Our party was only five months old.
I kept telling -- I was roaming around, everyone was due,
there's doctor Alvi sitting there,
they were all founding members of Tehreef-e-Insaf.
So we had just formed this party, all well-meaning people
wanting to do good in Pakistan, but with no experience in politics.
So I went around campaigning everywhere
and I saw a lot of people turned up. But, during the campaign,
I realized clearly a five-month old party cannot contest elections.
So our idea was that we would just go all over Pakistan,
take the agenda of corruption to the people --
that corruption is the number one issue in Pakistan,
and then just before the election we withdraw.
So of course I was all prepared and quite enjoying my tour
thinking that we are not going to contest election
and loving all this sort of first time, going all over Pakistan.
As I came back, about ten days before the election,
we had a meeting, and we sat down
and I said, "Look, now it's perfect, the party is all over Pakistan,
we've got candidates all over the country, best time now
to say that we boycott because at the time
the match was fixed.
So we thought,
"We are not going to win anyway. Best time to leave!"
Of course, my team overruled me.
They said, "No! We are going to win the election!",
because they had no idea what elections were.
I warned them, I said, "Look, you know this could be a big disaster."
And they had no idea what elections were -- all new people.
So of course, the polling night,
Tehreek-e-Insaf has a clean sweep, the other way around --
not one seat. (Laughter)
Anyway, by this time, I am conditioned,
I am conditioned to seeing ups and downs.
So I had exactly developed the mechanism to cope with failure.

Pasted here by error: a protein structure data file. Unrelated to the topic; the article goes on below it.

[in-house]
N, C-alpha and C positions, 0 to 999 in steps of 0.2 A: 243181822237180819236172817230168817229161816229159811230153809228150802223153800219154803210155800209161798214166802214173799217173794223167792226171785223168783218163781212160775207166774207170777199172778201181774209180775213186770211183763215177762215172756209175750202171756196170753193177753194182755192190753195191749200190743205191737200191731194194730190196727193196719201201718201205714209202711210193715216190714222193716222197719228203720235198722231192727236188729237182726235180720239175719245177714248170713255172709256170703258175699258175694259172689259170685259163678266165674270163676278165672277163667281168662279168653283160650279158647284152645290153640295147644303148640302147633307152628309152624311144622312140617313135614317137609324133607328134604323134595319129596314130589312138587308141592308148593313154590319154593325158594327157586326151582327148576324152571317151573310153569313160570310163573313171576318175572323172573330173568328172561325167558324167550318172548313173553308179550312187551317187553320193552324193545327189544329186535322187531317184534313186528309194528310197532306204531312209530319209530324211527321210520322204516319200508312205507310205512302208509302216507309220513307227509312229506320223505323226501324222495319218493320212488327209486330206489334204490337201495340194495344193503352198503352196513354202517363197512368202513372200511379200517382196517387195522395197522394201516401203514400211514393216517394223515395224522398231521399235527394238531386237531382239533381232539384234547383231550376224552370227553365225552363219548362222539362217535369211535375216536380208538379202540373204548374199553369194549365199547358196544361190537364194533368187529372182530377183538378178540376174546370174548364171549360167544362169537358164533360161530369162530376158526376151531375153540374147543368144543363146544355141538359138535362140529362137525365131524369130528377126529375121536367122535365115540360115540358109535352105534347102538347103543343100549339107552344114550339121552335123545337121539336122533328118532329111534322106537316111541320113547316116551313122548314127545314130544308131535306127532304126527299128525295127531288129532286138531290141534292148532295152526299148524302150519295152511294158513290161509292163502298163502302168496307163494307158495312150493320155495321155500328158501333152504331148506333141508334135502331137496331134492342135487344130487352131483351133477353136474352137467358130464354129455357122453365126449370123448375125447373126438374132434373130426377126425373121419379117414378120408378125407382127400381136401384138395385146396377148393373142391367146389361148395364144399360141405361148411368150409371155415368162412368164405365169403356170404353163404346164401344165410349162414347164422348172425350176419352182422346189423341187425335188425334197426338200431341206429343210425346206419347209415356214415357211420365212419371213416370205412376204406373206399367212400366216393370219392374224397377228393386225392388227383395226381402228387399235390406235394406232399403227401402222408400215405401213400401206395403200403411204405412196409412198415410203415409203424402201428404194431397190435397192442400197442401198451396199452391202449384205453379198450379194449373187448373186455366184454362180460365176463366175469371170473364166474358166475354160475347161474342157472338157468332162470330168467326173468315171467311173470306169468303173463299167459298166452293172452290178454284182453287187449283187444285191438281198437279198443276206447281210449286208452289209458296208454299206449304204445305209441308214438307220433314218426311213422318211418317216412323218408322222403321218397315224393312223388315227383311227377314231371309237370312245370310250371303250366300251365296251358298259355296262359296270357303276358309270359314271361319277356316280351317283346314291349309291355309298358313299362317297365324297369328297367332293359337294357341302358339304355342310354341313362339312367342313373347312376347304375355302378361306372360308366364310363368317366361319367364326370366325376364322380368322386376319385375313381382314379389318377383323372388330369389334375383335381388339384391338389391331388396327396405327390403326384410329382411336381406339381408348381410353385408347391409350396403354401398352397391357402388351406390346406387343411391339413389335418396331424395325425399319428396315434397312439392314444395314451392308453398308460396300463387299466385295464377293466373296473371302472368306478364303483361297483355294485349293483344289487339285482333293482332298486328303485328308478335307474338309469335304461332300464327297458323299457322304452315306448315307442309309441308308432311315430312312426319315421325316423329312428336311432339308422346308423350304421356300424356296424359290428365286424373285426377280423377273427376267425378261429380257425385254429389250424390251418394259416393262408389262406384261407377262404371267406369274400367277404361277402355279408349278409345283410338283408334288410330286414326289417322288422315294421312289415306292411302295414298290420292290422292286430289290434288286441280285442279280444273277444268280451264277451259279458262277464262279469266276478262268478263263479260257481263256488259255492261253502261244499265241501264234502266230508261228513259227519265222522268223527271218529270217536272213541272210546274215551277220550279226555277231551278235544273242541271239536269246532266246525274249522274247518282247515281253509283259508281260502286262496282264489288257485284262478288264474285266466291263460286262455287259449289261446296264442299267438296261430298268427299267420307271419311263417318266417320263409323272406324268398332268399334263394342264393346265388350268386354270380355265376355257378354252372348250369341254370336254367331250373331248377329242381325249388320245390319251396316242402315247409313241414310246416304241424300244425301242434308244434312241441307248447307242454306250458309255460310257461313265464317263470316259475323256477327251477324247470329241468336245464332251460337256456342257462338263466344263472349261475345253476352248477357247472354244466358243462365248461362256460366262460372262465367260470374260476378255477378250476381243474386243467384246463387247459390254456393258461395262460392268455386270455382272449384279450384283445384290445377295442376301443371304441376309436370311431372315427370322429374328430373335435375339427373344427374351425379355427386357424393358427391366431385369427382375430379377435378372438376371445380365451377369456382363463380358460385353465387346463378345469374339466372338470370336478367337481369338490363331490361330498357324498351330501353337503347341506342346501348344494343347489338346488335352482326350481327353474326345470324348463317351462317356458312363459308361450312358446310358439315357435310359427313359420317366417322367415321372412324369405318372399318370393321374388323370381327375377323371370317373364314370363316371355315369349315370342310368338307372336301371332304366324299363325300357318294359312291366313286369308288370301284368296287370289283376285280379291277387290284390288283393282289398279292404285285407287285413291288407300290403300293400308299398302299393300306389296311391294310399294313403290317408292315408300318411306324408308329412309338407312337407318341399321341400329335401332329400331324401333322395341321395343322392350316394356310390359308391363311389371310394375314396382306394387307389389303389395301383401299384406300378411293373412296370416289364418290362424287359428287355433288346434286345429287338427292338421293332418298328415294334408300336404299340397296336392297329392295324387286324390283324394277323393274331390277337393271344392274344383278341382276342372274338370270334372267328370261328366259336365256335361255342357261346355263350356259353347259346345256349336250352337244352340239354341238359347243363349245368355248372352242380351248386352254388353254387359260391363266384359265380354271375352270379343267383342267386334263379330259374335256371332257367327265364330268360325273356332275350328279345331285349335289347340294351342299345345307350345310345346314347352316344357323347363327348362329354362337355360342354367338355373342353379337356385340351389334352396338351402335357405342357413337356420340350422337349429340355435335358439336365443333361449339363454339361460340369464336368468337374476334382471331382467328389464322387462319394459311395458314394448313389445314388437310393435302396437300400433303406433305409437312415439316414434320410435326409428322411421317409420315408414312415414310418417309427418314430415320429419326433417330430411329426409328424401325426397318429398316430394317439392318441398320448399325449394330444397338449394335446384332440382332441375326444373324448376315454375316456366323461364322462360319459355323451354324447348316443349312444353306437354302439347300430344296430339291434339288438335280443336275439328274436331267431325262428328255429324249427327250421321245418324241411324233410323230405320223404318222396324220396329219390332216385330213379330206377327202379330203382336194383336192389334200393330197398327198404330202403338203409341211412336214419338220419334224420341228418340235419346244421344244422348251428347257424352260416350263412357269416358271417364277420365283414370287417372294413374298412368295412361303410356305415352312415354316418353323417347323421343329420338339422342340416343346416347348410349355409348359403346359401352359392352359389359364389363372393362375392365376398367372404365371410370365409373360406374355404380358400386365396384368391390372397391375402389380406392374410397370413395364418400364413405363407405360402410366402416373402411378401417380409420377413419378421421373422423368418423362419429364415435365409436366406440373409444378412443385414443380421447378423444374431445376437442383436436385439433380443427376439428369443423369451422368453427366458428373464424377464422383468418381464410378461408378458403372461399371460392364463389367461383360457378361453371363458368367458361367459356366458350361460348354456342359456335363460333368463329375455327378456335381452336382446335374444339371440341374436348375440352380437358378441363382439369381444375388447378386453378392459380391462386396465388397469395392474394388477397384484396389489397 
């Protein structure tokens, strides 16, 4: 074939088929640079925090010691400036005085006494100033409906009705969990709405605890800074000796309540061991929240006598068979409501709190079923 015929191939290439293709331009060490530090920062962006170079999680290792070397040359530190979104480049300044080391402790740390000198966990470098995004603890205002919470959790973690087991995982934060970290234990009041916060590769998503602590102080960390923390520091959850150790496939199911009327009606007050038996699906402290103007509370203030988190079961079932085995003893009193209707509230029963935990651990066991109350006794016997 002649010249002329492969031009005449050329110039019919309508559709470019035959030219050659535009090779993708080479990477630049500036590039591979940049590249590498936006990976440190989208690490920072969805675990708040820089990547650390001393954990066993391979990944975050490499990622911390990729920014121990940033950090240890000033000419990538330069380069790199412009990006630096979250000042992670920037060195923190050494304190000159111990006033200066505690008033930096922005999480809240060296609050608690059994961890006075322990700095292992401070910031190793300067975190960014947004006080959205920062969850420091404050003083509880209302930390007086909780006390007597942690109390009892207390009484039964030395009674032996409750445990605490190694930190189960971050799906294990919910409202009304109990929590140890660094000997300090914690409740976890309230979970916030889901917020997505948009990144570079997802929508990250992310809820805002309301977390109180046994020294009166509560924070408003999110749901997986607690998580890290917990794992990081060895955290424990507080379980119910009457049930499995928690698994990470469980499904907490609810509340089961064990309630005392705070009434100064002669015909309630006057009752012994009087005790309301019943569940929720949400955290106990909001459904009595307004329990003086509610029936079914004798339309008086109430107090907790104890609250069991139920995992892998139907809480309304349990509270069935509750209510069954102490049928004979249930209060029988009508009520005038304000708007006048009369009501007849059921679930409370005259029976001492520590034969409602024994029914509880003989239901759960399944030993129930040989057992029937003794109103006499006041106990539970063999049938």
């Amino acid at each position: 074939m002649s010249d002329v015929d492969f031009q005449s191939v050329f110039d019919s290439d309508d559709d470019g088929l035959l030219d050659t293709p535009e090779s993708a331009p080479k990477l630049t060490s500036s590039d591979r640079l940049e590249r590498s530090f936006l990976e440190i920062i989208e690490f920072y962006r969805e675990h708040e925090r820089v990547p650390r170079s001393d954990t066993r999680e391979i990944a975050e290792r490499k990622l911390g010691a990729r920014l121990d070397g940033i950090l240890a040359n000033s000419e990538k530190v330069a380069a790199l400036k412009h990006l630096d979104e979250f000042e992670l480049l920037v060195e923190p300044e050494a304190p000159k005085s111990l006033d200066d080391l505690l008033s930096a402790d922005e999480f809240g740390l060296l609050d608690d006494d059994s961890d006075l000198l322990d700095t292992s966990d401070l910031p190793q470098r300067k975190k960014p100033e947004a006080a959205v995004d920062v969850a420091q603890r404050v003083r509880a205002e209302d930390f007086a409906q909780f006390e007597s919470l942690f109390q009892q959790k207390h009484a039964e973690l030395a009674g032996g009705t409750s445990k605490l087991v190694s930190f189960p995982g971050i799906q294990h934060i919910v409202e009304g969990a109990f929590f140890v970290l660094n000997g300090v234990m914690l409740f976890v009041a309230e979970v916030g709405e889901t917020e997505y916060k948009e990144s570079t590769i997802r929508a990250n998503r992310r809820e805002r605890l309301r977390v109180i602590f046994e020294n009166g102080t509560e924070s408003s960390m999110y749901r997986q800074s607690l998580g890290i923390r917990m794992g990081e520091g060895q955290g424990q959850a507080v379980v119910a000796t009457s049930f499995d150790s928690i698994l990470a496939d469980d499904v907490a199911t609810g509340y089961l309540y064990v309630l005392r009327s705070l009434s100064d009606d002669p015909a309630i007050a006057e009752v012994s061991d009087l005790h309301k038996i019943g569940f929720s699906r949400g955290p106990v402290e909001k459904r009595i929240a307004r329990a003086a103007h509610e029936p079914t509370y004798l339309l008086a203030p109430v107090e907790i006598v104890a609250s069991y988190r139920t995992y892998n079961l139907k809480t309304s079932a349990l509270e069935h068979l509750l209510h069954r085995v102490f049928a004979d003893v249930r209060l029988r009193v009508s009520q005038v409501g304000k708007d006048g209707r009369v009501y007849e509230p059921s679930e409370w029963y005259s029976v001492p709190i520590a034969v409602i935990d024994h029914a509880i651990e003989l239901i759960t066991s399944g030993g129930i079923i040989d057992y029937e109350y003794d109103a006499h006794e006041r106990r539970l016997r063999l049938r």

First thing you do is, don't read the newspapers. (Laughter)
What is the point of reading the newspapers
when you know whatever is going be written
is not going to be complimentary.
Secondly, do not go to any public functions
because when you go to a public function,
you will get plenty of advice, because advice is free
but the only problem is, the advice you get when you've lost,
it's like rubbing salt on your wounds.
So [the] best is to avoid people.
Number three, try and go away somewhere where there's no one,
like go to the Karakorum for a treking holiday,
best time to be with the family.
But the problem is, when you have a sound thrashing,
failure has its own dynamics.
What it does is, you will find that even your close friends
view you differently, even they change their view.
So if you expect all of this,
then you can deal with failure very well
because what failure does is something invaluable --
it gives you time for soul searching.
It enables you to analyze your mistakes.
It is the one time when you can learn.
Failure can be the best teacher --
provided you do not get demoralized by failure.
If you get demoralized, you've lost.
If you can assess and analyze your mistakes,
it is a stepping stone to moving higher.
All the people who I knew over my life who are successful
have one quality, they could handle failure
and they had the best analysis,
they were the best critics of themselves.
And if you have this ability --
and this is really what education should do,
it should give you the ability to analyze yourself very well --
that is the time [when] you work to eliminate your mistakes
and you get stronger.
So the secret of success is that,
each time you have a setback
-- and remember the higher the goal, the more the setbacks --
each time you analyze,
work hard to eliminate the mistake in anything you do,